Dangerous driver crashed into ditch after drug-fueled ‘three-day bender’
- Credit: Archant
A dangerous driver crashed into a ditch and pretended he was not behind the wheel after embarking on a drug-fueled 'three-day bender'.
Carl Gray, 24, climbed into the back seat of the Vauxhall Astra after he lost control and left the road at Meadowgate Lane, Wisbech, but police soon realised he was the driver, Norwich Crown Court was told.
Martin Ivory, prosecuting, said Gray refused to stop for police when spotted in a car on the Elm Hall roundabout, five weeks after he had been banned.
Mr Ivory said Gray drove at about 47 mph in a 30mph zone, ignoring speed humps, and at one point reversed towards the police car, making officers fear he was going to collide with them.
Gray then sped away again before losing control and crashing the car, and was then arrested.
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The court heard when tested Gray was found to be over the drug limit and had taken cannabis, cocaine and ecstasy and told police he had been on a "three-day bender".
Gray, of High Road, Islington, King's Lynn, admitted dangerous driving on November 4 last year, driving while disqualified and driving while unfit through drugs and having no insurance.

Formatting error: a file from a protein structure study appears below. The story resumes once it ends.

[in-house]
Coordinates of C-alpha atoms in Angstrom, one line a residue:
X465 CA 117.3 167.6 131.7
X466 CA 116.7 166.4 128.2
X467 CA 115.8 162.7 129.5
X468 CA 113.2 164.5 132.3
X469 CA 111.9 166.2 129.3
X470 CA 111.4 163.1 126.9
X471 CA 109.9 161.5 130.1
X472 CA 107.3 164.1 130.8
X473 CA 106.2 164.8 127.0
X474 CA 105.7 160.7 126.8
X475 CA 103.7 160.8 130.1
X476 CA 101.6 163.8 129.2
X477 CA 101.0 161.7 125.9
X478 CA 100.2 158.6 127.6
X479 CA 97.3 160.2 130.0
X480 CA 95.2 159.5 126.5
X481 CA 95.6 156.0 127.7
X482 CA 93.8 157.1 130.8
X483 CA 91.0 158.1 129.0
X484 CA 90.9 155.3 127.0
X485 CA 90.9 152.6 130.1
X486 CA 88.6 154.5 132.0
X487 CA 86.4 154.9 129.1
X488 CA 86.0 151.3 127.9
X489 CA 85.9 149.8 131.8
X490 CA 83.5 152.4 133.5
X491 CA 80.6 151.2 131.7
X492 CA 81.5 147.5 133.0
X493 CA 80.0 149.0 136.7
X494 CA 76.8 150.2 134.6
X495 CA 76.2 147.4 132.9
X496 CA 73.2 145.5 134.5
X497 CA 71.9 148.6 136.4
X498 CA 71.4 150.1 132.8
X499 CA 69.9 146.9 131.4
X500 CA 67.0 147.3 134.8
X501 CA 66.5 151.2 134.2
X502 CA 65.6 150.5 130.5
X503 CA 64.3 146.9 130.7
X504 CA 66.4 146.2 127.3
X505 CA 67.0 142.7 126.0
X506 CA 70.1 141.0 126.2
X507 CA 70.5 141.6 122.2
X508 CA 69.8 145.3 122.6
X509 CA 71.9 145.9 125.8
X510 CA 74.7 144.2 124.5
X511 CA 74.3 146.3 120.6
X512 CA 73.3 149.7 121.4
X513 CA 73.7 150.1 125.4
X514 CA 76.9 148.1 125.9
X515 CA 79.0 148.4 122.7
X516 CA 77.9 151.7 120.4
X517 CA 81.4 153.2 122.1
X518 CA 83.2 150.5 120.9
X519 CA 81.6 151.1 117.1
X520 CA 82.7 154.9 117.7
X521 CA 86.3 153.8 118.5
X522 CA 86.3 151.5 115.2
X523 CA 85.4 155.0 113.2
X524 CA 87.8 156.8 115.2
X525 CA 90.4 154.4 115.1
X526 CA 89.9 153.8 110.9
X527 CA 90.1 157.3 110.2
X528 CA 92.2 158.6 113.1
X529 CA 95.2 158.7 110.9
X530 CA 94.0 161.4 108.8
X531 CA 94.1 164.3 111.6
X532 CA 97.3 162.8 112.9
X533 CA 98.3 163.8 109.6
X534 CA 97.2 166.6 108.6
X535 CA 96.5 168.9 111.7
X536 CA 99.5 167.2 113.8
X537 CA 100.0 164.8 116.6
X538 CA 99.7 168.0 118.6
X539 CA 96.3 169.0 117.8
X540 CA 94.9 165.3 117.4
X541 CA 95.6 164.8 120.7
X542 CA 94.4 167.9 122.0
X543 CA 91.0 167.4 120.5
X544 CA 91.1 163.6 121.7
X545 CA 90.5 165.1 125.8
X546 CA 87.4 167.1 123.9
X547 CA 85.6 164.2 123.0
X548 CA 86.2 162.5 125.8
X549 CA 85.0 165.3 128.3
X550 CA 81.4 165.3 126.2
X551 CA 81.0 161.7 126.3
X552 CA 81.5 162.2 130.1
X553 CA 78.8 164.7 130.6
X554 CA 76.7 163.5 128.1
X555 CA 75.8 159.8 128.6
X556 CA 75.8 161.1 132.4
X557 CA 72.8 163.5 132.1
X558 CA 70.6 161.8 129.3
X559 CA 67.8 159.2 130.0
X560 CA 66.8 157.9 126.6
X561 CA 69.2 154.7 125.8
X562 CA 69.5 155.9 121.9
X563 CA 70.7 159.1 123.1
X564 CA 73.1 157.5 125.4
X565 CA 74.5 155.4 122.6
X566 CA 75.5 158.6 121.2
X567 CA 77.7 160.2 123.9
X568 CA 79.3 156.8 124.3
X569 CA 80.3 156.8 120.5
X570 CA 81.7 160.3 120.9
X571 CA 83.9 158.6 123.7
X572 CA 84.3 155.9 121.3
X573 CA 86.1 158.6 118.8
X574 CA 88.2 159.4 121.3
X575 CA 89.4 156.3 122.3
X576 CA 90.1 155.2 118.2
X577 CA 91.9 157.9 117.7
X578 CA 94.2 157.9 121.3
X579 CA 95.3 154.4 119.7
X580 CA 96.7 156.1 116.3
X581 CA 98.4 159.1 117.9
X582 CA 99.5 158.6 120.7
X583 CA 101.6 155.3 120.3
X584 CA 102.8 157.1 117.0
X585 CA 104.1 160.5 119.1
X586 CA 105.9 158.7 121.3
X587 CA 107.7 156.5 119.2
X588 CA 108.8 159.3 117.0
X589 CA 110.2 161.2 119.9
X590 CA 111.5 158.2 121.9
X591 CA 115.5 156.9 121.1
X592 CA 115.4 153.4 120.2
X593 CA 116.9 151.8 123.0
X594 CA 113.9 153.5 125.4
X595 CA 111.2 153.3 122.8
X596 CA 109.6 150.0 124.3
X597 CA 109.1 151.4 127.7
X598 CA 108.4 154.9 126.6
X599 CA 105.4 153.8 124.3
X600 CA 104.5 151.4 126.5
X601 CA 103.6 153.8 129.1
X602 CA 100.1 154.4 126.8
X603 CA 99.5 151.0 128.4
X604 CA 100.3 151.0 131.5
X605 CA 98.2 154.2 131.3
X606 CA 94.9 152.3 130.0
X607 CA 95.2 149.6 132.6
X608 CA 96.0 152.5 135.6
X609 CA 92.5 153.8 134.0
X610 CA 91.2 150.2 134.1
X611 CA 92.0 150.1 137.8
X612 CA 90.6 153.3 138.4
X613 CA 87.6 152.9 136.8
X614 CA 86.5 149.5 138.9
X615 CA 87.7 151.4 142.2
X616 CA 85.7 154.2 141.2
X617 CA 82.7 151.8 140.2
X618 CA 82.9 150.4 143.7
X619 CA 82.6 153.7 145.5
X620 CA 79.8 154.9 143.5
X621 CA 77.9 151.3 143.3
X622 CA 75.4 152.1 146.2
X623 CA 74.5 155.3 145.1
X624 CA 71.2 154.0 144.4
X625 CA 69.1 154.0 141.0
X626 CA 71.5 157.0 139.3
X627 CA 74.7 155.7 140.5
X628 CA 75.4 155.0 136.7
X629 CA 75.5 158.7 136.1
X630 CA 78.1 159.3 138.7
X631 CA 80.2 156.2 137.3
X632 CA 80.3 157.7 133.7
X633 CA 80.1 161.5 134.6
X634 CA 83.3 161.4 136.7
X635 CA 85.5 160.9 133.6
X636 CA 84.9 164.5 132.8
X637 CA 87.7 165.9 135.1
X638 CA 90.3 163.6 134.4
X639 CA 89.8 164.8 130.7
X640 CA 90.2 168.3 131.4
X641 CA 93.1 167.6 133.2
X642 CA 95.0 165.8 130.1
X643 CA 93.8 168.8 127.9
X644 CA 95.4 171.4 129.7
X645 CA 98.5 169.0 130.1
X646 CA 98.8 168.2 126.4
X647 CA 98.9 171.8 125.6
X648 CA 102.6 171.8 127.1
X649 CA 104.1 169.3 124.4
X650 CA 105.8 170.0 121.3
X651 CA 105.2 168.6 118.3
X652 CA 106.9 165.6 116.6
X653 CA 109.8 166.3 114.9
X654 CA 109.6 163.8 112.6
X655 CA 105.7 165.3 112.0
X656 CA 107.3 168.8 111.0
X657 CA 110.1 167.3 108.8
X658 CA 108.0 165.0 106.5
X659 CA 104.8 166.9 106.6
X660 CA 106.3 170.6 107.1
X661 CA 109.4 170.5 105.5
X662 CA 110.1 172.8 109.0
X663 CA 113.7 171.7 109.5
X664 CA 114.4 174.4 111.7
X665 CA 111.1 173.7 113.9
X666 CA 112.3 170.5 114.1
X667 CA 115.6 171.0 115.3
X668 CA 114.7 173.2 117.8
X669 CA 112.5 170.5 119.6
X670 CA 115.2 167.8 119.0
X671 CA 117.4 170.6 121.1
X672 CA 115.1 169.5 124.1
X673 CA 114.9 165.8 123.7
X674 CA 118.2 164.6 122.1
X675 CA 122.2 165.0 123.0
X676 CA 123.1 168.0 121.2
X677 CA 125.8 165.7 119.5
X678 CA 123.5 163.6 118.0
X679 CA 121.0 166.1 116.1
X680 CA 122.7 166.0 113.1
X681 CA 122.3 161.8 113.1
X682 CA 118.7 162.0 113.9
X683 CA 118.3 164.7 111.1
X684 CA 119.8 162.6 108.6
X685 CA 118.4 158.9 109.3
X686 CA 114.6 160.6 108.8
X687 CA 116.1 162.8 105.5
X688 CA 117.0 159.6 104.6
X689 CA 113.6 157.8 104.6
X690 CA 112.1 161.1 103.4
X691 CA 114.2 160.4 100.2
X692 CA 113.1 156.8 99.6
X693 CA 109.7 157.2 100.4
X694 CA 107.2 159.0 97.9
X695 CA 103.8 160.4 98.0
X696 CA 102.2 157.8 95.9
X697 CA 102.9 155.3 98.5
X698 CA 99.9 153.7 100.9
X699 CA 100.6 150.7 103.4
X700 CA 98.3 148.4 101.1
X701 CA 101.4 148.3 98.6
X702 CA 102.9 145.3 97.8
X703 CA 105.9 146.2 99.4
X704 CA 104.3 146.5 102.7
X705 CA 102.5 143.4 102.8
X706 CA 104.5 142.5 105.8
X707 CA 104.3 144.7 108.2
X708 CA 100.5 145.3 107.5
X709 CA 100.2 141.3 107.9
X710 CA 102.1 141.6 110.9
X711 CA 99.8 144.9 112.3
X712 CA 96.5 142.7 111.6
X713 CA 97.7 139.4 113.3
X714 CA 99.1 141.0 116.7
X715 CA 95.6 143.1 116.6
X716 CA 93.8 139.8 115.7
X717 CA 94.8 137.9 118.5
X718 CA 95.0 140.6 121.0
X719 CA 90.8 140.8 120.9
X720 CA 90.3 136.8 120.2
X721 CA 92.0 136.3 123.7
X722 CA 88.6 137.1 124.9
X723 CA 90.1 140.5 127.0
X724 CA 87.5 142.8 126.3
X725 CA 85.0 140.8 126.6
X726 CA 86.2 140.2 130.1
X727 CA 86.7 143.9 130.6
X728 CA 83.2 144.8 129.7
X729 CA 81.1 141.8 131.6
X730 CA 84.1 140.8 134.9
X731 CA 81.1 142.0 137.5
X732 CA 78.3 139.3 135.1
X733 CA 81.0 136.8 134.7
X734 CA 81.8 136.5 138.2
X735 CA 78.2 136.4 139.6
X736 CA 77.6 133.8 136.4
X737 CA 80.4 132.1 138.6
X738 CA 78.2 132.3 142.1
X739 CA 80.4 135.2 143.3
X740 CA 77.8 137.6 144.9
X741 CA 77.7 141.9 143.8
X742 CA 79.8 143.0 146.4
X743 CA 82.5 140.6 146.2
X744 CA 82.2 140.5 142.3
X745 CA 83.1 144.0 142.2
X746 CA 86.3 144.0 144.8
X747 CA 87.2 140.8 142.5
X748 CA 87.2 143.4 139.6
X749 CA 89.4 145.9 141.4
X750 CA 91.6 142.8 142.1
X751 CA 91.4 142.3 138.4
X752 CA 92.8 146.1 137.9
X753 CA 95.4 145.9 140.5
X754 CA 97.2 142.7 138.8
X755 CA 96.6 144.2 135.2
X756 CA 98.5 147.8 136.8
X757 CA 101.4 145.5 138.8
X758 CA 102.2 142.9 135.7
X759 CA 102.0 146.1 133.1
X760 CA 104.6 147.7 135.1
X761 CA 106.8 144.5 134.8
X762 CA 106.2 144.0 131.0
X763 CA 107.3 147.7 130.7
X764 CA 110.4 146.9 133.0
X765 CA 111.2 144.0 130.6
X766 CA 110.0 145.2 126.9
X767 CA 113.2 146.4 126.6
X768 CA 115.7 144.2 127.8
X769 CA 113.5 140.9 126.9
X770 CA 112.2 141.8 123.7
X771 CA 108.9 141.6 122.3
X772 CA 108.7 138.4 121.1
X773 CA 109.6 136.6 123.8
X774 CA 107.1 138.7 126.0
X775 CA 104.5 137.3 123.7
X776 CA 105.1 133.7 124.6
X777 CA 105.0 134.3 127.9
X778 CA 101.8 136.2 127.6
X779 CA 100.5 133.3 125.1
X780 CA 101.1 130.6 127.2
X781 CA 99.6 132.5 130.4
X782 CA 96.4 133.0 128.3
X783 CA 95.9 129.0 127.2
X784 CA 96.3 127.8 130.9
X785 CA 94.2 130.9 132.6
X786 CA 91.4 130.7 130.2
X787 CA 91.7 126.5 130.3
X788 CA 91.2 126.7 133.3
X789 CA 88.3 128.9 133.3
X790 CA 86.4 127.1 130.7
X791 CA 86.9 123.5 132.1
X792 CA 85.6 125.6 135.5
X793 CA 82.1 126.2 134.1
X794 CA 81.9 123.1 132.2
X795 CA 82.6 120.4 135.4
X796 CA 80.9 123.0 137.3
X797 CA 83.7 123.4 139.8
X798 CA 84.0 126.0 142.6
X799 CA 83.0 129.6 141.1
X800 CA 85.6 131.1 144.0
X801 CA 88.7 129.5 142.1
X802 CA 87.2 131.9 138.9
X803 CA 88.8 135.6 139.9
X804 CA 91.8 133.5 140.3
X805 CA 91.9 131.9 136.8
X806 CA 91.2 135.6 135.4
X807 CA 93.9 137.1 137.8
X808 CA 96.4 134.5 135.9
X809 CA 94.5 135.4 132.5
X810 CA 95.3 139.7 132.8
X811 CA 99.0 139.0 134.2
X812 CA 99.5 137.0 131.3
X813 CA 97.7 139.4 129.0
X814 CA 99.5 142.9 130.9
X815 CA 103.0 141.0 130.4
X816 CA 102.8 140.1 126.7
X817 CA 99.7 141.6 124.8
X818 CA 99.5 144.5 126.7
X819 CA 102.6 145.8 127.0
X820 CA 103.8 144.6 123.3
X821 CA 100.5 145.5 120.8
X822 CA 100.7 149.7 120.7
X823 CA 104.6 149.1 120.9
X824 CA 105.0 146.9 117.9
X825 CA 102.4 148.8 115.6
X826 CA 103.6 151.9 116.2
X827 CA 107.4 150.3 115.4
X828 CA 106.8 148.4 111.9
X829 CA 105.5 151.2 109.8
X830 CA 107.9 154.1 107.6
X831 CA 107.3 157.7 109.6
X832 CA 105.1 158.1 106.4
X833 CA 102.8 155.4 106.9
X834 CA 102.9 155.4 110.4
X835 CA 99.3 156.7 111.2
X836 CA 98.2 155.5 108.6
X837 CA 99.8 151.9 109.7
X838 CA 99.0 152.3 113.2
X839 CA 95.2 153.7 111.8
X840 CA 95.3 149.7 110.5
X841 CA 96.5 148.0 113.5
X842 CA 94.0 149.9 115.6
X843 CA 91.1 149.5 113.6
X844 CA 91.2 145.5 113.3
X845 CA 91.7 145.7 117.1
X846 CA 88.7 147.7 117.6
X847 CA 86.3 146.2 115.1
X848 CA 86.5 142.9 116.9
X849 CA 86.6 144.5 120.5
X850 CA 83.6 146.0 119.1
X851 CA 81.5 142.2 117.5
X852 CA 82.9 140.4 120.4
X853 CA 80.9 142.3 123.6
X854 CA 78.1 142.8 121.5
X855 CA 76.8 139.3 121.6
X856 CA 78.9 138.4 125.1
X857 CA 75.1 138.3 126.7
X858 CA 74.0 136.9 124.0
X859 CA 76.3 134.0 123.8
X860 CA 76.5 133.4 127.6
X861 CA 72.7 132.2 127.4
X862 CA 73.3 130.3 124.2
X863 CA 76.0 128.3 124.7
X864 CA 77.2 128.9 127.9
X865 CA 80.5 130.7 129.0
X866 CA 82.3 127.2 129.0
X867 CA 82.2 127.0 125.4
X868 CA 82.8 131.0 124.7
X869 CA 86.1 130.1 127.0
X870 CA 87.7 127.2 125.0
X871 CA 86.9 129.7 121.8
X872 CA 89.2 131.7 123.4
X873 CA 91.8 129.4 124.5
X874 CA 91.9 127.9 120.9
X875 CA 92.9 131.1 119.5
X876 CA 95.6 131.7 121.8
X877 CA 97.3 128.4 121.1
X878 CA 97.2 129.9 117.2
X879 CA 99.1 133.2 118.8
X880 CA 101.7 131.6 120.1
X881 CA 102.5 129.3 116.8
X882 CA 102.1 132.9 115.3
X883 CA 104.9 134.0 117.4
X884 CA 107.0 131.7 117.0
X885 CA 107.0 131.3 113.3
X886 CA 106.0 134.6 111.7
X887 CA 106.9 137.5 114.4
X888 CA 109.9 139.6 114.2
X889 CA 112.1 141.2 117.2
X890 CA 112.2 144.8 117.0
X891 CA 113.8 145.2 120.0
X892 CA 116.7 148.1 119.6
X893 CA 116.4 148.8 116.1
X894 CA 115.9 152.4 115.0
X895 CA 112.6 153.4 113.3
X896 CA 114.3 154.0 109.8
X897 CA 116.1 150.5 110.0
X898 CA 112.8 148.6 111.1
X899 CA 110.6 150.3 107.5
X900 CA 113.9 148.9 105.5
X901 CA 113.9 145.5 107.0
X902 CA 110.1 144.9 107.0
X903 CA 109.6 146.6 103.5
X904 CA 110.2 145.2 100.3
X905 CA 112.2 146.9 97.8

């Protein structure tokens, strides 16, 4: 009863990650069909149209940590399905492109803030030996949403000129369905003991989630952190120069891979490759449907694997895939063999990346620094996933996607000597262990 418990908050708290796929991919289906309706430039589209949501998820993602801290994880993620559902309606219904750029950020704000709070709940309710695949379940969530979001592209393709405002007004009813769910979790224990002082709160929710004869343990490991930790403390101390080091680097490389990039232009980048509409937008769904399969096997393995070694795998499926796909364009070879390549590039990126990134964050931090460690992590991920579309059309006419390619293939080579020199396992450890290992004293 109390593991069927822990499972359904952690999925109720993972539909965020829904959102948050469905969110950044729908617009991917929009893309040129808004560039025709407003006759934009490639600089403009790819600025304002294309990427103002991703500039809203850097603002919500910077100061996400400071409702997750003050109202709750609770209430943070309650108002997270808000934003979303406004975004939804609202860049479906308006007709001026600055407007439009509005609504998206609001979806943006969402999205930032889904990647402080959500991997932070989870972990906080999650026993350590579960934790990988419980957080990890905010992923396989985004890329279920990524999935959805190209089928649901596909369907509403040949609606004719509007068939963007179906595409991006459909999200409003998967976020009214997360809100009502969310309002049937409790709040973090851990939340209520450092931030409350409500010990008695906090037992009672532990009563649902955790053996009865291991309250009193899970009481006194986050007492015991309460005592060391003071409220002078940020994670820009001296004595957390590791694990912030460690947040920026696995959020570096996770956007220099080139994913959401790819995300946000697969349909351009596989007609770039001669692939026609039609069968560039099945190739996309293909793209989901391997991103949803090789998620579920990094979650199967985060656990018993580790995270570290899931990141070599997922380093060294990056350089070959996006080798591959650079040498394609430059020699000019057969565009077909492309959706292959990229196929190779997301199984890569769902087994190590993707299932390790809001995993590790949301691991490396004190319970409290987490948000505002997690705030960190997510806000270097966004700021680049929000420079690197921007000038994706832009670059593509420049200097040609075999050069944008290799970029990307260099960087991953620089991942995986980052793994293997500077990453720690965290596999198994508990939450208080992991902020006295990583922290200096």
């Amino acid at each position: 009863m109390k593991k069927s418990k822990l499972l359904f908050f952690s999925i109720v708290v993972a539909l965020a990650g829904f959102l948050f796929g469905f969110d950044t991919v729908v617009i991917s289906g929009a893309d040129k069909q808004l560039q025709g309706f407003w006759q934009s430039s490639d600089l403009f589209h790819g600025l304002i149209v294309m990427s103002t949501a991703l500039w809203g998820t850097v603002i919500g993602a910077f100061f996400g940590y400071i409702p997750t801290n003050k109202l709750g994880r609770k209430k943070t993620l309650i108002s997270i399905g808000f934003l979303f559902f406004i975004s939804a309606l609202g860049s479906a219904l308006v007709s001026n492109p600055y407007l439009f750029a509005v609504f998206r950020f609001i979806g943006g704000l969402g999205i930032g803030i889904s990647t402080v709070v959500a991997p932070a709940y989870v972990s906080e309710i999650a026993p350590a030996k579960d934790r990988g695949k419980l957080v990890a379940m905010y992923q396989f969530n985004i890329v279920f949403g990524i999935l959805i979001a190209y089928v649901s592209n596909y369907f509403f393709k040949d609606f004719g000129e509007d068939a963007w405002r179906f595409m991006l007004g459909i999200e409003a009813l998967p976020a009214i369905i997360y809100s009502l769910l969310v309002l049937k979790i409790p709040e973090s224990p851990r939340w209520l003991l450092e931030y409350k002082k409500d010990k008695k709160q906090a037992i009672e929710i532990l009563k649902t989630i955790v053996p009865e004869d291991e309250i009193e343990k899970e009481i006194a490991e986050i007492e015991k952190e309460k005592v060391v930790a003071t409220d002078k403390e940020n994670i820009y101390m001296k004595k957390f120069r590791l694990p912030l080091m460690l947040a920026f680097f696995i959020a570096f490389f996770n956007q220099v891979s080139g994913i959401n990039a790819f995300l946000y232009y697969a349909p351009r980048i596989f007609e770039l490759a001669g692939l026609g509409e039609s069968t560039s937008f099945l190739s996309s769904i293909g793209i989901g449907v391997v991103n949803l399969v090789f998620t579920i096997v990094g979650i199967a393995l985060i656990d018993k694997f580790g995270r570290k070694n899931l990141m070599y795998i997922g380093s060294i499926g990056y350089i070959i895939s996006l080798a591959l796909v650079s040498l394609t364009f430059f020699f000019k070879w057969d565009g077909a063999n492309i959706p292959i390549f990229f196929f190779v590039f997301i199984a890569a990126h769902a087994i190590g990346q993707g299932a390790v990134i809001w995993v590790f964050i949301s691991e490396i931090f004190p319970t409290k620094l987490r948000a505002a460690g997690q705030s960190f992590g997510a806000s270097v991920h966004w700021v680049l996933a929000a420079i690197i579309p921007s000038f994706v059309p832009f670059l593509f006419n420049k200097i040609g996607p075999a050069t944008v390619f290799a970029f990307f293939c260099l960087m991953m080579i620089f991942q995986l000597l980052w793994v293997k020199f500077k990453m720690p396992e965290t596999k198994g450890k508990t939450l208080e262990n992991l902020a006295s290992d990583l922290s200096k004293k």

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Judge Andrew Shaw jailed Gray for nine months, suspended for 18 months, and imposed a two-year driving ban.
He also imposed a six-month curfew and ordered him to do 150 hours unpaid work.
He told him: "You had no regard whatsoever for other road users."
He said it was fortunate no-one was injured as he had also driven at speed along a narrow lane.
Judge Shaw said: "Had there been anything coming in the other direction or someone walking their dog along the road, you would have caused a serious accident and could have killed someone by driving so quickly."
He said that he had then lost control and crashed before climbing in the rear passenger seat to try to pretend he was not the driver.
Judge Shaw said he had put road users at risk as well as the police officers involved in the pursuit but said he was giving him a final chance as he had admitted he had a problem with drugs and wanted help.
Stephen Mather, for Gray, said he was getting his life back on track and had a job offer.
"There is a way forward for this young man."